Institutional delivery service utilization in Munisa Woreda, South East Ethiopia: a community based cross sectional study

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R E S E A R C H A R T I C L E

Open Access

Institutional delivery service utilization in Munisa

Woreda, South East Ethiopia: a community based

cross-sectional study

Abdella Amano

1*

, Abebaw Gebeyehu

2†

and Zelalem Birhanu

2†

Abstract

Background:Reducing maternal morbidity and mortality is a global priority which is particularly relevant to developing countries like Ethiopia. One of the key strategies for reducing maternal morbidity and mortality is increasing institutional delivery service utilization of mothers under the care of skilled birth attendants. The aim of this study was to determine the level of institutional delivery service utilization and associated factors.

Methods:A community-based cross-sectional survey was conducted from April 1–20, 2011, among mothers who gave birth 12 months before the study began in Munesa Woreda, Arsi Zone, Oromia Region, Southeast Ethiopia. A stratified cluster sampling was used to select a sample of 855 participants.

Results:Out of all deliveries, only 12.3% took place at health facilities. Women who were urban residents (AOR = 2.27, 95%CI: 1.17, 4.40), women of age at interview less than 20 years (AOR = 6.06, 95%CI: 1.54, 23.78), women with first pregnancy (AOR = 2.41, 95%CI: 1.17, 4.97) and, women who had ANC visit during the last pregnancy (AOR = 4.18, 95%CI: 2.54, 6.89) were more likely to deliver at health institutions. Secondary and above level of mother`s and husband`s education had also a significant effect on health institution delivery with AOR = 4.31 (95%CI: 1.62, 11.46) and AOR = 2.77 (95%CI: 1.07, 7.19) respectively.

Conclusion:Institutional delivery service utilization was found to be low in the study area. Secondary and above level of mother`s and husband`s education, urban residence and ANC visit were amongst the main factors that had an influence on health institution delivery. Increasing the awareness of mothers and their partners about the benefits of institutional delivery services are recommended.

Background

Maternal mortality remains unacceptably high across much of the developing world. An estimated 358, 000 maternal deaths occurred worldwide in 2008. Sub-Saharan Africa (SSA) and South Asia accounted for 87% of the global maternal deaths [1]. In sub-Saharan Africa, a woman’s risk of dying from treatable or preventable complications of pregnancy and childbirth over the course of her lifetime is 1 in 22, compared to 1 in 7,300 in the developed regions [2]. In Ethiopia, maternal mor-tality and morbidity levels are among the highest in the

world. The Maternal Mortality Ratio (MMR) in 2005 was 673 per 100,000 live births [3].

Around 80% of maternal deaths worldwide are brought about by such direct causes as hemorrhage, infection, obstructed labor, unsafe abortion and high blood pressure. Severe bleeding which usually occurs after the mother has given birth is the single most feared complication claiming the lives of most mothers [4].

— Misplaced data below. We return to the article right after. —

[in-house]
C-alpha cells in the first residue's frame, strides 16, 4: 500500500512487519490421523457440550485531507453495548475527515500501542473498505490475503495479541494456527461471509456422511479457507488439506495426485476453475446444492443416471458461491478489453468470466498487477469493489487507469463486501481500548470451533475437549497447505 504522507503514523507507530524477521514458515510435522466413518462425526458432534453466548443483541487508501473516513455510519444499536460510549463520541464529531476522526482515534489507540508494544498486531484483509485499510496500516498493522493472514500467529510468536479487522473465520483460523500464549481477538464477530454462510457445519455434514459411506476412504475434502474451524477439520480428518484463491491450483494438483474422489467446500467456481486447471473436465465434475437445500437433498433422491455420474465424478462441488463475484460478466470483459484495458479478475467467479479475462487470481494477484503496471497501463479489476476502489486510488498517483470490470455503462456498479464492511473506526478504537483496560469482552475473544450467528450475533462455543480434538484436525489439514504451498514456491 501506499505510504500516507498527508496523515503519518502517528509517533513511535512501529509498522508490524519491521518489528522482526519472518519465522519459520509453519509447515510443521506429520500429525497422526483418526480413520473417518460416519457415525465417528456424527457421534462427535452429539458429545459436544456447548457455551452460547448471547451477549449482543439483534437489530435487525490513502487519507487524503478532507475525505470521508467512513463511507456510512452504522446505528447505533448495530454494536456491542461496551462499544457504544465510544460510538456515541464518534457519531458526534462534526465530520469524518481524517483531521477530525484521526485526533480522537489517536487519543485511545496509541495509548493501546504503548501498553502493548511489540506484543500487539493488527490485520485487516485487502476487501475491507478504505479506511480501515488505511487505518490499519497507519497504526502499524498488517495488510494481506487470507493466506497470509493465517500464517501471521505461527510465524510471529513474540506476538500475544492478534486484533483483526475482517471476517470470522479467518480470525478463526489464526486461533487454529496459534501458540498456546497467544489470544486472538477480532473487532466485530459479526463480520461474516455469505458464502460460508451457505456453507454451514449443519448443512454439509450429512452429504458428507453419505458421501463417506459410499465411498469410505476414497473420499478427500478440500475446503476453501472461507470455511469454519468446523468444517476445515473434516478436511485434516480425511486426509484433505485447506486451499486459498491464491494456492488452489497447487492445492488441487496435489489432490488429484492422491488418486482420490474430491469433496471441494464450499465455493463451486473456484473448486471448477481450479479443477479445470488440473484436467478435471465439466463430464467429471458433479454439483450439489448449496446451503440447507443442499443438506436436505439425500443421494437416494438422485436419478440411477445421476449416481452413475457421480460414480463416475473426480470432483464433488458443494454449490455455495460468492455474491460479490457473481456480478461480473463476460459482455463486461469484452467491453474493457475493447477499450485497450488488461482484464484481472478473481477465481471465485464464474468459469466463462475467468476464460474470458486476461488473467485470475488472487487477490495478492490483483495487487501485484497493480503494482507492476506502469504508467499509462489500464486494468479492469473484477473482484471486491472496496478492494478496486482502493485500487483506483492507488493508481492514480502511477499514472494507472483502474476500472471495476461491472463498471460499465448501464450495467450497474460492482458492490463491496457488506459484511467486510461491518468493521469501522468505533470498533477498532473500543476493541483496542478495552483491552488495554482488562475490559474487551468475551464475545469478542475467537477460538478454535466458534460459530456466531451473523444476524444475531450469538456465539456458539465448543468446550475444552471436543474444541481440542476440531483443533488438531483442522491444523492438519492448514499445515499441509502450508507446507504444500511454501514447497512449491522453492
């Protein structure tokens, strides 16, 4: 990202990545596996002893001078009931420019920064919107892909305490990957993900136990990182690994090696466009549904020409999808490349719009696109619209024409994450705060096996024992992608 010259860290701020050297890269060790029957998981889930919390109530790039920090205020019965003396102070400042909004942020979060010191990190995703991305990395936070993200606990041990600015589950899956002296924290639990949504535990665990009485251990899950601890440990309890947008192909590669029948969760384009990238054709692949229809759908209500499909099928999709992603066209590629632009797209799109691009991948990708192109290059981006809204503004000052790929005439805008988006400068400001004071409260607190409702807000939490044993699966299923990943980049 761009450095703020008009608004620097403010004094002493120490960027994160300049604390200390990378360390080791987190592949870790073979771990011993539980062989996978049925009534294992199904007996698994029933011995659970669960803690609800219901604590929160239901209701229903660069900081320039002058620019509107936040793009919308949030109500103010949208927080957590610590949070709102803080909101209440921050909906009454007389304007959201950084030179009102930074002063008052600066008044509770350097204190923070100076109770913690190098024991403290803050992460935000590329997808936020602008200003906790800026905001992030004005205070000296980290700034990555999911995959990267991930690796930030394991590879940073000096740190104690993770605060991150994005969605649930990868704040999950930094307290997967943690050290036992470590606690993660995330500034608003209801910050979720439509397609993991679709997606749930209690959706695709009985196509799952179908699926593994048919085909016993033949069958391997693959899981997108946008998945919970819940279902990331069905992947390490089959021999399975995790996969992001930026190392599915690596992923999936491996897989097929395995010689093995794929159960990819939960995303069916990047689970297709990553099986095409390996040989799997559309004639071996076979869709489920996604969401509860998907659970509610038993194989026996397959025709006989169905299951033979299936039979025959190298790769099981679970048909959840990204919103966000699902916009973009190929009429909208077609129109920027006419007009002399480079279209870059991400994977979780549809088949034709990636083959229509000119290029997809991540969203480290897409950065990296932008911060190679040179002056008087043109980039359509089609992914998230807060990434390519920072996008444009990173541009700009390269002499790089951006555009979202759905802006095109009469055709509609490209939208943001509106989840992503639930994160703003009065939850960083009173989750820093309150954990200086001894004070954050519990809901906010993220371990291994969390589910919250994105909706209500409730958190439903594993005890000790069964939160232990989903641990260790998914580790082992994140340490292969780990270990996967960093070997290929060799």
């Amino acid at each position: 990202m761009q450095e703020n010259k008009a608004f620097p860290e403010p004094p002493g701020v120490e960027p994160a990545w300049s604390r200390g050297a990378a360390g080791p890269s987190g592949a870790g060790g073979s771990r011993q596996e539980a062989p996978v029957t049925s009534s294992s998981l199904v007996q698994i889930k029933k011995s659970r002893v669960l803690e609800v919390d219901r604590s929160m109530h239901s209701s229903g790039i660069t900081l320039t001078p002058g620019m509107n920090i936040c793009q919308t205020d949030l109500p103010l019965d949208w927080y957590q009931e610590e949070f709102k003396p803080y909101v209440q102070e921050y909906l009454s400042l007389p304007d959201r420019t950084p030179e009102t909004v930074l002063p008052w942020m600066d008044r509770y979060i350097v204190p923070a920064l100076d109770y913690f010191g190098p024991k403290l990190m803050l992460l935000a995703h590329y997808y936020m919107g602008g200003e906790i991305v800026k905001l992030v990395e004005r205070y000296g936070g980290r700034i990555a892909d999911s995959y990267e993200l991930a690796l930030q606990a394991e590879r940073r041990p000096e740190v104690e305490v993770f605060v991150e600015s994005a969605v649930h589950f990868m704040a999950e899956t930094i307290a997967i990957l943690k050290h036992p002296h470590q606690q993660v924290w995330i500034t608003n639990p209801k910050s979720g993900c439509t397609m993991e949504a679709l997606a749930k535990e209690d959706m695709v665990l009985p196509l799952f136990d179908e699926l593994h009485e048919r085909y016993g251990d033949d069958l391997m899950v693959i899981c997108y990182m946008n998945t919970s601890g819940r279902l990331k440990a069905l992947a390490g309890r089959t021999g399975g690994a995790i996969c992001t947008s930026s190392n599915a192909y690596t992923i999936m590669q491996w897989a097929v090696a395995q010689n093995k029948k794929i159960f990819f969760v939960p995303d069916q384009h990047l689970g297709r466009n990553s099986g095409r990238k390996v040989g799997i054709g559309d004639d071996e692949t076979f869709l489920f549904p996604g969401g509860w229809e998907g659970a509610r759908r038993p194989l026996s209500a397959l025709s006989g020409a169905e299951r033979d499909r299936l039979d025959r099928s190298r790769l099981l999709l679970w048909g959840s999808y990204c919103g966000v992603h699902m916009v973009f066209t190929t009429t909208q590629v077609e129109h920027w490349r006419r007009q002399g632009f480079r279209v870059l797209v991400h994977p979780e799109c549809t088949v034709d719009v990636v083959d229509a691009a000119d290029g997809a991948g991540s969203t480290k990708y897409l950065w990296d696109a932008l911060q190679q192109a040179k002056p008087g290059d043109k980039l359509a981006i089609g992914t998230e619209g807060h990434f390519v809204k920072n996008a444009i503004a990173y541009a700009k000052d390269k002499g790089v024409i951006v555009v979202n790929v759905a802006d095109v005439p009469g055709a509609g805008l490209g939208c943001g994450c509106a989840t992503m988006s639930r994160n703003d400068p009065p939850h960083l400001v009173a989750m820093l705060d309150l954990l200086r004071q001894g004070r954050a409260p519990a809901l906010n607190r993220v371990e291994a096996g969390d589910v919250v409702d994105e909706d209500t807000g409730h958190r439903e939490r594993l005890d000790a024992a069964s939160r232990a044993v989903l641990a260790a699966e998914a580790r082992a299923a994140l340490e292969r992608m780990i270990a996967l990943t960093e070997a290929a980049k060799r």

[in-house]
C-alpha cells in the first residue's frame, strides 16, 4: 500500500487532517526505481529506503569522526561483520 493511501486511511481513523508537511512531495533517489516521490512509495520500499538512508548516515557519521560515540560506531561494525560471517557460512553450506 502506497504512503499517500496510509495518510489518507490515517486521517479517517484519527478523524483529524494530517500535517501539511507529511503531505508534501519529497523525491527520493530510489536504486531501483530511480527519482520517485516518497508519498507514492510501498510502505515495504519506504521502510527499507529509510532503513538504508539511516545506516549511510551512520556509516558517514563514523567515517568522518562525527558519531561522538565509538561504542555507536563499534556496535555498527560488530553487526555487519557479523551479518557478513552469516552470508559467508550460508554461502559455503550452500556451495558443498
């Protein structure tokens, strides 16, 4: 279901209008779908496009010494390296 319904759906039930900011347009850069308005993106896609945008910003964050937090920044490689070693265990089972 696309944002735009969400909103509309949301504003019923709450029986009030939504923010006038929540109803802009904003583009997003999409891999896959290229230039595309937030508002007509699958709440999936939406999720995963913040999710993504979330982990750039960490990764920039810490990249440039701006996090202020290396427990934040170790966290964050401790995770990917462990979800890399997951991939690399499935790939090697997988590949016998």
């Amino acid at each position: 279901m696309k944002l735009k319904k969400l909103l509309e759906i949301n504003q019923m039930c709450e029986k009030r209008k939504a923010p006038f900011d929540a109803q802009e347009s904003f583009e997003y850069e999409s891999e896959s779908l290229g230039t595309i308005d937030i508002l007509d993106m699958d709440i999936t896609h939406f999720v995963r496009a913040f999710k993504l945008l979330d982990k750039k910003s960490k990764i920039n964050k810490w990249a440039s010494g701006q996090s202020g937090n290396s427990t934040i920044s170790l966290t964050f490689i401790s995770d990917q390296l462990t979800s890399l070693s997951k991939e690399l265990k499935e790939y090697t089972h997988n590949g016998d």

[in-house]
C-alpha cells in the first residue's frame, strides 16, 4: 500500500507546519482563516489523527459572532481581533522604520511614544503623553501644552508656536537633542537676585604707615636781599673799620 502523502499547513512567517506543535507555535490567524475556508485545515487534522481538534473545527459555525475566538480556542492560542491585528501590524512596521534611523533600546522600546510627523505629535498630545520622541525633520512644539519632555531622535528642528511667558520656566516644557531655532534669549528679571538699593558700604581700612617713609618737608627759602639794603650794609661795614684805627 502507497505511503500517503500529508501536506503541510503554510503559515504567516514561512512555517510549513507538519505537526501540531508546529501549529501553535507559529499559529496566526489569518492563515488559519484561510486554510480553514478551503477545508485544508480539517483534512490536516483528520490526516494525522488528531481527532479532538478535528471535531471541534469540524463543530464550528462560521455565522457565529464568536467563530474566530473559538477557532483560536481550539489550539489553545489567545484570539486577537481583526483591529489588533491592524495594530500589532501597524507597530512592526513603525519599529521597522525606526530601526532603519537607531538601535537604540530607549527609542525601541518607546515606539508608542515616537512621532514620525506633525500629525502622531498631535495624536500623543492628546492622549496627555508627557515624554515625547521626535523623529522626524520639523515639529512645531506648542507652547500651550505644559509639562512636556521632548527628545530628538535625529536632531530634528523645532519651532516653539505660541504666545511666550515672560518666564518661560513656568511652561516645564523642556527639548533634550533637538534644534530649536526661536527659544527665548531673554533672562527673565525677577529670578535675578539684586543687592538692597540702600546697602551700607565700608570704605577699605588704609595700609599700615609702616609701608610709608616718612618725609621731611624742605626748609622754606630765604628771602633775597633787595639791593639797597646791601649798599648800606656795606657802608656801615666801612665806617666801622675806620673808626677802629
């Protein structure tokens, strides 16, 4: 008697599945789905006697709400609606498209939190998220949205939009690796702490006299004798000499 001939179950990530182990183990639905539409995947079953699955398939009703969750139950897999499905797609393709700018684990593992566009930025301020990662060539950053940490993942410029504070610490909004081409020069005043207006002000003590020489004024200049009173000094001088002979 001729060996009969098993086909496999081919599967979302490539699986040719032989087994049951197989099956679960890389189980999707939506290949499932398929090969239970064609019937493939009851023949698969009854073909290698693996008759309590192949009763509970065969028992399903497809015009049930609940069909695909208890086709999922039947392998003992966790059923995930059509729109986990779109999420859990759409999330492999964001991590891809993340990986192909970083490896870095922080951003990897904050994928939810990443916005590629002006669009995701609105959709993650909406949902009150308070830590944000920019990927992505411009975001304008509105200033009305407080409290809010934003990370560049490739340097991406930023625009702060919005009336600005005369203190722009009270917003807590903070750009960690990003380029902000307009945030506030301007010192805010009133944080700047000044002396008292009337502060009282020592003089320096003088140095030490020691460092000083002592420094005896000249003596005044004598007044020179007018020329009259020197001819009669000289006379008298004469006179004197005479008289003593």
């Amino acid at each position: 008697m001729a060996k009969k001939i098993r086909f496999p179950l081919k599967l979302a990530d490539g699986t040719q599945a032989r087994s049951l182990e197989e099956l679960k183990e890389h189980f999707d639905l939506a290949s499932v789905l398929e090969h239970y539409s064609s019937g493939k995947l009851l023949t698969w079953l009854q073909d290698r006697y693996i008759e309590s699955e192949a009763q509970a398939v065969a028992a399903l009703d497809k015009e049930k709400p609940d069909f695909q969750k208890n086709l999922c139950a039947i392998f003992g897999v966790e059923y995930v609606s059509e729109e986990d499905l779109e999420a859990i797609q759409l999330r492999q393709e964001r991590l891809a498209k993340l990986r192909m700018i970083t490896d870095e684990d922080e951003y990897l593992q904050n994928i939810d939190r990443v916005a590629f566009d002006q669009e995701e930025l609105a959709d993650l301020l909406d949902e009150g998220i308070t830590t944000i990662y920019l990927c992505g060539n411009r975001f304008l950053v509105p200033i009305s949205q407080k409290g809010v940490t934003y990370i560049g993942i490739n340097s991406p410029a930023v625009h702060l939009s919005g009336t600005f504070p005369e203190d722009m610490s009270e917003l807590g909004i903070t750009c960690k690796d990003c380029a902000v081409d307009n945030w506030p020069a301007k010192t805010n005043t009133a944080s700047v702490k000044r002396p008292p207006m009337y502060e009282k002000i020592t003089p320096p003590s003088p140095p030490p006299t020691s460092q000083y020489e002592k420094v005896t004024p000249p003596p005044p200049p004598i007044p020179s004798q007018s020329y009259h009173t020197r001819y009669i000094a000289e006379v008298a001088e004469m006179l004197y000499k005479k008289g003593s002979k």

Globally, the annual percentage decline in MMR be-tween 1990 and 2008 was only 2.3%. Most SSA countries are not on track to meet the Millennium Development Goal (MDG) targets pertaining to MMR because recent estimates suggest that the average annual rate of reduc-tion in MMR for these countries is 1.7% [1].

Three-quarters of maternal deaths occur during child-birth and the post-partum period. Most of the maternal deaths will be avoidable if women have access to vital * Correspondence:a2ay.oro@gmail.com

Equal contributors

1

Department of Midwifery, College of Medicine and Health Sciences, the University of Gondar, Gondar, Ethiopia

Full list of author information is available at the end of the article

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health care before, during, and after childbirth [2]. One of the indicators of meeting MDG5 is the proportion of women who deliver with the assistance of skilled birth attendants. In almost all countries, where health profes-sionals attend more than 80% of deliveries, maternal mortality ratios are below 200 per 100,000 live births [5]. A skilled birth attendant at delivery is critical to redu-cing maternal deaths. In 2006, nearly 61% of the births in the developing world were assisted by skilled birth attendants. However, coverage remains low in Southern Asia (40%) and SSA (47%) – the two regions with the greatest number of maternal deaths [2].

The proportion of births attended by skilled attendants in Ethiopia is very much lower than that of countries in SSA. Even for women who have access to the services, the proportion of births occurring at health facilities is very low. Nationally, only 6% of the births took place at health institutions according to the 2005 DHS (Demog-raphy and Health Survey), and there was no significant difference in proportion of institutional delivery service utilization between DHS 2000 and 2005. In Oromia Re-gion, institutional delivery service utilization which is about 4.8%, is lower than that of the national level [3]. Therefore, assessing the factors affecting institutional de-livery service utilization in the study area is very import-ant to improve maternity services and thereby reduce maternal and infant deaths.

Methods

A community-based cross-sectional study was con-ducted in Munesa Woreda from April 1–20, 2011. The Woreda is found in Arsi Zone, Oromia Regional State. Kersa, the capital of the Woreda is located 232km from Addis Ababa, the capital of Ethiopia and 57 km from the capital of Arsi Zone, Asella. Organized into 32 rural and 3 urban kebeles, the woreda has 2 health centers, 4 medium clinics, and 32 health posts. According to the 2007 census, it has a total population of 166,414 [6].

The participants of the study were mothers who deliv-ered 12 months before the study began. Women who delivered in those months, especially those who reported to have delivered after 28 weeks of gestation, were included in the study regardless of the outcomes of the births. The stratified cluster sampling technique was used to select the study units. That is, by taking kebeles as clusters, one of the three urban and eight of the 32 rural kebeles were selected by simple random sampling technique, making it possible to accommodate all eli-gible mothers in the clusters.